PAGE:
Navajo and Apache counties, which are lower income and lack clean water, reliable transportation and ease of access to health services, found themselves at the bottom of the state’s rankings, which Derksen said is no surprise given the conditions.
The CDC has also reported a decrease in life expectancy in some populations, including American Indian and Hispanic populations, which also factors into the county health rankings.
Derksen said the health workforce shortage, while concerning by itself, disproportionately impacts rural and underserved communities, which struggle to recruit and retain healthcare workers.
“The population in Arizona has grown so rapidly across the counties, we have to have the ability to keep up with training enough health professionals and help prepare them to practice in the areas most needed: rural and underserved communities,” Derksen said. “Pima is more metropolitan around the Tucson area and it also has very rural components to it. There are subdivisions of the county that are rural and tend to have challenges with access to care.”
Derksen said he finds the report valuable in that it provides action items and things counties and governments can do to improve outcomes.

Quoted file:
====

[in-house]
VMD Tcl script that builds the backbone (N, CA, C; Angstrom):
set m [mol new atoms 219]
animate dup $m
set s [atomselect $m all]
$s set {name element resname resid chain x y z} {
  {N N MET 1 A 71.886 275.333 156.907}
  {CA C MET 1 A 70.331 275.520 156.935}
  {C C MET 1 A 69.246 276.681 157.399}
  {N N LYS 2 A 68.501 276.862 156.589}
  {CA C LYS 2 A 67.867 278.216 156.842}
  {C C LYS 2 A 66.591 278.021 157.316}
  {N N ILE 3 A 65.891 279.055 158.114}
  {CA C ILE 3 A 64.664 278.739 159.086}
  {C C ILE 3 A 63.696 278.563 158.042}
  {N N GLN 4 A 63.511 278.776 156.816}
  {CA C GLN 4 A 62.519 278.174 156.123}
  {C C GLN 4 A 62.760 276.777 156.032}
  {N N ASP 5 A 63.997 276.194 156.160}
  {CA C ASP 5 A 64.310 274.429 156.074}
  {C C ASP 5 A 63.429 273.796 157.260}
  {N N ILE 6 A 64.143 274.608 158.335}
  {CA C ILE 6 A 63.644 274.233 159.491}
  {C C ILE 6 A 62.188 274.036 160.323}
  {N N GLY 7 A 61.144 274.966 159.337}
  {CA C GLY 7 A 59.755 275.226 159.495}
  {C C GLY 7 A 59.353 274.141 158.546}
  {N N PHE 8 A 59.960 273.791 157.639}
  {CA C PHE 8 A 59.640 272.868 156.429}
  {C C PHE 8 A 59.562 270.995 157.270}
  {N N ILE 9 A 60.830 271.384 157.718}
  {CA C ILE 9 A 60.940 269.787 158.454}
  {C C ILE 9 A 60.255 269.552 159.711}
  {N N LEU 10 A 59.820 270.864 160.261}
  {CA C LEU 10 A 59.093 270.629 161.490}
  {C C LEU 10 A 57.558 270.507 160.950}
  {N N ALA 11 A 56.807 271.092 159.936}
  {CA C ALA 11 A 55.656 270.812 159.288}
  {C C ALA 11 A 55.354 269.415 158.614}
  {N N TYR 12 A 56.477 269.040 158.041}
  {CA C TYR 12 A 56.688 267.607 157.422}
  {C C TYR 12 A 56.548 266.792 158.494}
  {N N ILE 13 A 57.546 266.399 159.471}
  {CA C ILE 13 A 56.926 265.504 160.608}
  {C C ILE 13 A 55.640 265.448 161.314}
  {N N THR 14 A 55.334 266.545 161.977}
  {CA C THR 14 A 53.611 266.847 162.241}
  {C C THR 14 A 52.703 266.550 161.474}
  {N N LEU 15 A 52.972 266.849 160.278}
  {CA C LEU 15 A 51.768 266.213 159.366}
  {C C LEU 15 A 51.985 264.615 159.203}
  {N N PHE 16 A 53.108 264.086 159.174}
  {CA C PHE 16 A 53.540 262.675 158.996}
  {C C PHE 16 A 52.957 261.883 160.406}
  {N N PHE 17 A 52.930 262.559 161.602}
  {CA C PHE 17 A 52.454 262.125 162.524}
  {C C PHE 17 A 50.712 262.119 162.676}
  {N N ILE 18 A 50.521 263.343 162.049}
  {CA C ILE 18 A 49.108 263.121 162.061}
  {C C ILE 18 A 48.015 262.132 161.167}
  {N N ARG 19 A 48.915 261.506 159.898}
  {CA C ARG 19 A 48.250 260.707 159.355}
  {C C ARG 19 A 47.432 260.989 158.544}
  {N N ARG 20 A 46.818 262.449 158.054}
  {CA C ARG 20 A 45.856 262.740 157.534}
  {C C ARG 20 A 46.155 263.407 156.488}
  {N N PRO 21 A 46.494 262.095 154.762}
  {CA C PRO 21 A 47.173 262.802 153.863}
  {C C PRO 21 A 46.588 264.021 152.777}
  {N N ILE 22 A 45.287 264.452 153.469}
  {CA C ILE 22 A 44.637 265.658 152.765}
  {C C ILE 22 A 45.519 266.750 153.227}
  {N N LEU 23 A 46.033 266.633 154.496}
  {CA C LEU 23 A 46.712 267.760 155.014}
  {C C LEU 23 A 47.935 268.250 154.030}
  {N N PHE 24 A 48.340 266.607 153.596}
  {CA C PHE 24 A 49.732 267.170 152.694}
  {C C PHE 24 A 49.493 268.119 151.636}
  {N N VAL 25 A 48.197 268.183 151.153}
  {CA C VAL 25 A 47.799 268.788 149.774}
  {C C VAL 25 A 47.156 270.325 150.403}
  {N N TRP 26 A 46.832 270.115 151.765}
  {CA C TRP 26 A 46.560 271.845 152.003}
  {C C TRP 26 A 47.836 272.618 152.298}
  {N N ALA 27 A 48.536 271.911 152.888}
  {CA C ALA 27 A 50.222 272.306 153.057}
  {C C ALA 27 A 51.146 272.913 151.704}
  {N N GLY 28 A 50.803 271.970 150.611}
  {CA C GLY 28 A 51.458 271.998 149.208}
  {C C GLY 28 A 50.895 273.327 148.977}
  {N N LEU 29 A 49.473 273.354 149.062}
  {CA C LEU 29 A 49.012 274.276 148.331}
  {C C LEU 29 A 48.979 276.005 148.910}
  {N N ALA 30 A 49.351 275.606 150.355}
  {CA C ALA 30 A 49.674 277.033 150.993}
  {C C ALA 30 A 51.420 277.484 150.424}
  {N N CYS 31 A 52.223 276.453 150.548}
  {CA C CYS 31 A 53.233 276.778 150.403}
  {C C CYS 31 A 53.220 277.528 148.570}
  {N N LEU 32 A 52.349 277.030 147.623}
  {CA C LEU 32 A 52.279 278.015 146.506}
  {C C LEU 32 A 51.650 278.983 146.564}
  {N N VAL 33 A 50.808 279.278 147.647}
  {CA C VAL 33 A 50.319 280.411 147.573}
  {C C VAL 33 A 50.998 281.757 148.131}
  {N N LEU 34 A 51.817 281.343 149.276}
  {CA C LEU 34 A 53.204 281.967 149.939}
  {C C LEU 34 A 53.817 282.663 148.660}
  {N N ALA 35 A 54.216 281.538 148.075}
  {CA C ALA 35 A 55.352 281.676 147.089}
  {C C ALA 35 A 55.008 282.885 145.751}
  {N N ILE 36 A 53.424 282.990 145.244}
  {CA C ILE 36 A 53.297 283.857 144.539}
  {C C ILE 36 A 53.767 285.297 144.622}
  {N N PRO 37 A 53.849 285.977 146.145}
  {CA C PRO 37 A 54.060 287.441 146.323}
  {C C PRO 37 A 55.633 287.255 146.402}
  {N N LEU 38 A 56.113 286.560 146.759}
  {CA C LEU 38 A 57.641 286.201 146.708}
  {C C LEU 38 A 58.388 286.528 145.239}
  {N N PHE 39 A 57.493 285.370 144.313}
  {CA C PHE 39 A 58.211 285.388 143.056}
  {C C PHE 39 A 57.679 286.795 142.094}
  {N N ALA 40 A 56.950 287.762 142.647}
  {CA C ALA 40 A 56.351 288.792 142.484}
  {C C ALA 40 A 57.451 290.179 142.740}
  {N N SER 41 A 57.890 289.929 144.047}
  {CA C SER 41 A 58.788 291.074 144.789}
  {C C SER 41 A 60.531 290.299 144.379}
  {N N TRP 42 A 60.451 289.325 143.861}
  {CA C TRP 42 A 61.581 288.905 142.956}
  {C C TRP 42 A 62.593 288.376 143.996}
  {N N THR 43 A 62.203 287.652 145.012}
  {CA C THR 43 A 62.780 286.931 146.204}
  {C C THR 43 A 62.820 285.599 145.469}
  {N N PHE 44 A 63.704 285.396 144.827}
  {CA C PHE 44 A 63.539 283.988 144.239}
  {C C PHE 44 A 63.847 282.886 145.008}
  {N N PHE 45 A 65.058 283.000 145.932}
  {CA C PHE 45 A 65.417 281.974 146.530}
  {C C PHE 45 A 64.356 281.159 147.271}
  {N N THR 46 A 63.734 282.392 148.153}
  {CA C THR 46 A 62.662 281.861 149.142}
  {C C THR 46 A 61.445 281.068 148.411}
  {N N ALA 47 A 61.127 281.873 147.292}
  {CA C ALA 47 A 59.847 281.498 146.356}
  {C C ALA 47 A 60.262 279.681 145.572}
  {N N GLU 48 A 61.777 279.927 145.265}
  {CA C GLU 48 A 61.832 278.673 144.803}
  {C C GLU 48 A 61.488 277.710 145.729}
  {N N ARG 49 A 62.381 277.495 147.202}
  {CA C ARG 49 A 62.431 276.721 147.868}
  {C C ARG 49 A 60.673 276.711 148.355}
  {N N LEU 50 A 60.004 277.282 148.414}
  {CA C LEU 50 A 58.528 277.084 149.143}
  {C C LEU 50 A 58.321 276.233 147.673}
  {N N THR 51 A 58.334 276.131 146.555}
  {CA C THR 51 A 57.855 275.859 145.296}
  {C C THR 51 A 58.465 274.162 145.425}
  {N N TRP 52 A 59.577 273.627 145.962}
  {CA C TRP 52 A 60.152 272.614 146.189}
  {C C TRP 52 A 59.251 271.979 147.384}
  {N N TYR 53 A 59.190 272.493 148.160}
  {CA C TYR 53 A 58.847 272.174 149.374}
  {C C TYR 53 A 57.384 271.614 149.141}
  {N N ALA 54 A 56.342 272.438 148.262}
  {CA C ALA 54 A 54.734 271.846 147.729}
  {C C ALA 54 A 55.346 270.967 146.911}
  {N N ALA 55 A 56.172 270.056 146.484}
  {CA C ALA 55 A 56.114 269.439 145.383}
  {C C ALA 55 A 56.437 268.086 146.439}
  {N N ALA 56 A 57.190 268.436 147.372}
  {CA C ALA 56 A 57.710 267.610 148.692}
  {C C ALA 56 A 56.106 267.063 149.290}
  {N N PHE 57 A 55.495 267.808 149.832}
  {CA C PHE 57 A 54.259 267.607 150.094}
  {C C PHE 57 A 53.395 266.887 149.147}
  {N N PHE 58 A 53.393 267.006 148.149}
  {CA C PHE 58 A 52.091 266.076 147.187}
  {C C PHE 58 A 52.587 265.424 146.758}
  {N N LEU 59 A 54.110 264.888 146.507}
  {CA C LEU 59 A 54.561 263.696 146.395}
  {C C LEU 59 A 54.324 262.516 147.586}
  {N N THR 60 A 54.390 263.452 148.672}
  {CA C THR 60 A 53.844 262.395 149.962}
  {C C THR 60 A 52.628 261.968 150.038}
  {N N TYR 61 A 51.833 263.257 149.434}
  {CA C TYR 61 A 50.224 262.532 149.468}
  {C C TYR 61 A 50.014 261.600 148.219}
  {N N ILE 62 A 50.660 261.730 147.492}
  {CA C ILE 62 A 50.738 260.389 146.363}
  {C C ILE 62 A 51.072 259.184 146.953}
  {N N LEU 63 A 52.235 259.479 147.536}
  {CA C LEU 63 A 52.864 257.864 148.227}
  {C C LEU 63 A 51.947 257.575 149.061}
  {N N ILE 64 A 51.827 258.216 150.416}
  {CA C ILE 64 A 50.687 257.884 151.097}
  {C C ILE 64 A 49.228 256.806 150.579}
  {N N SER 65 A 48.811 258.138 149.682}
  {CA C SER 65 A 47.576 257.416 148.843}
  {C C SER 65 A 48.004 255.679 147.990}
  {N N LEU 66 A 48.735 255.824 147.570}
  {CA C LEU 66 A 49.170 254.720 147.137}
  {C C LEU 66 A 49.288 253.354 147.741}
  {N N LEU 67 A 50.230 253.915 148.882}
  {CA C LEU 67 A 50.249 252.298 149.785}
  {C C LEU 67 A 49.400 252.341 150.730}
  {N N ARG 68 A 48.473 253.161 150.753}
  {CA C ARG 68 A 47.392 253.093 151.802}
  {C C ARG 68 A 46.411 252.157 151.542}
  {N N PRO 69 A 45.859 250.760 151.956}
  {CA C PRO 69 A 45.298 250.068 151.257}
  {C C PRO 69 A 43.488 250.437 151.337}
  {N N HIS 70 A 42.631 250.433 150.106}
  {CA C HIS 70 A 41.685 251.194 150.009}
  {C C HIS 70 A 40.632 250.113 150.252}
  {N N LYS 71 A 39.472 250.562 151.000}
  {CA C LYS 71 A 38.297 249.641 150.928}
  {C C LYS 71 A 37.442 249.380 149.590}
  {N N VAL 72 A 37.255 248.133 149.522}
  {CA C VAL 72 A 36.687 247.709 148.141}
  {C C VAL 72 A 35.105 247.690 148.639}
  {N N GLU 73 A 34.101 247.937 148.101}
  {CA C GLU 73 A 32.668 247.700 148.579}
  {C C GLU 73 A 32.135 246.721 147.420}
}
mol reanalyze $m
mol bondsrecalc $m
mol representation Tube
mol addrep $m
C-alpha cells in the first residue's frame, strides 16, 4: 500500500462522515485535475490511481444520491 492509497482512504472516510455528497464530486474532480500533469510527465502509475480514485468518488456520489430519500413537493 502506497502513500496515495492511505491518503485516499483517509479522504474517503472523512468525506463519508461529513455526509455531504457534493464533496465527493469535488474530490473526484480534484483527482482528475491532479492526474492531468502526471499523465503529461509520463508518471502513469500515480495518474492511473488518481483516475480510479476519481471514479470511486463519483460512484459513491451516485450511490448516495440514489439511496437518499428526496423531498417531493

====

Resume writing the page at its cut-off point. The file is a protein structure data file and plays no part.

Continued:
“It’s not just data that shows how bad things are,” he said. “it also has strategies for what communities can do to improve health outcomes. That’s an important public safety message – there are tangible things we can do to improve health outcomes.”
The rankings suggest a variety of ways to build civic health, including investing in libraries, community centers and other public spaces to encourage in-person connections; expanding civic knowledge and skills through youth leadership programs and implementing voter registration and turnout initiatives to expand representation in the democratic process.
The study noted areas of strength in Pima County including its rank as second in the state in terms of health factors — the things people can modify to improve the length and quality of life for residents. Other areas of strength include Pima County’s rank as among the top four counties in the state for clinical care, as well as health behaviors.
Pima County has seen improvement from previous years in many areas, including teen births, high school and college completion, access to primary care and mental health providers, preventable hospital stays and mammography screenings.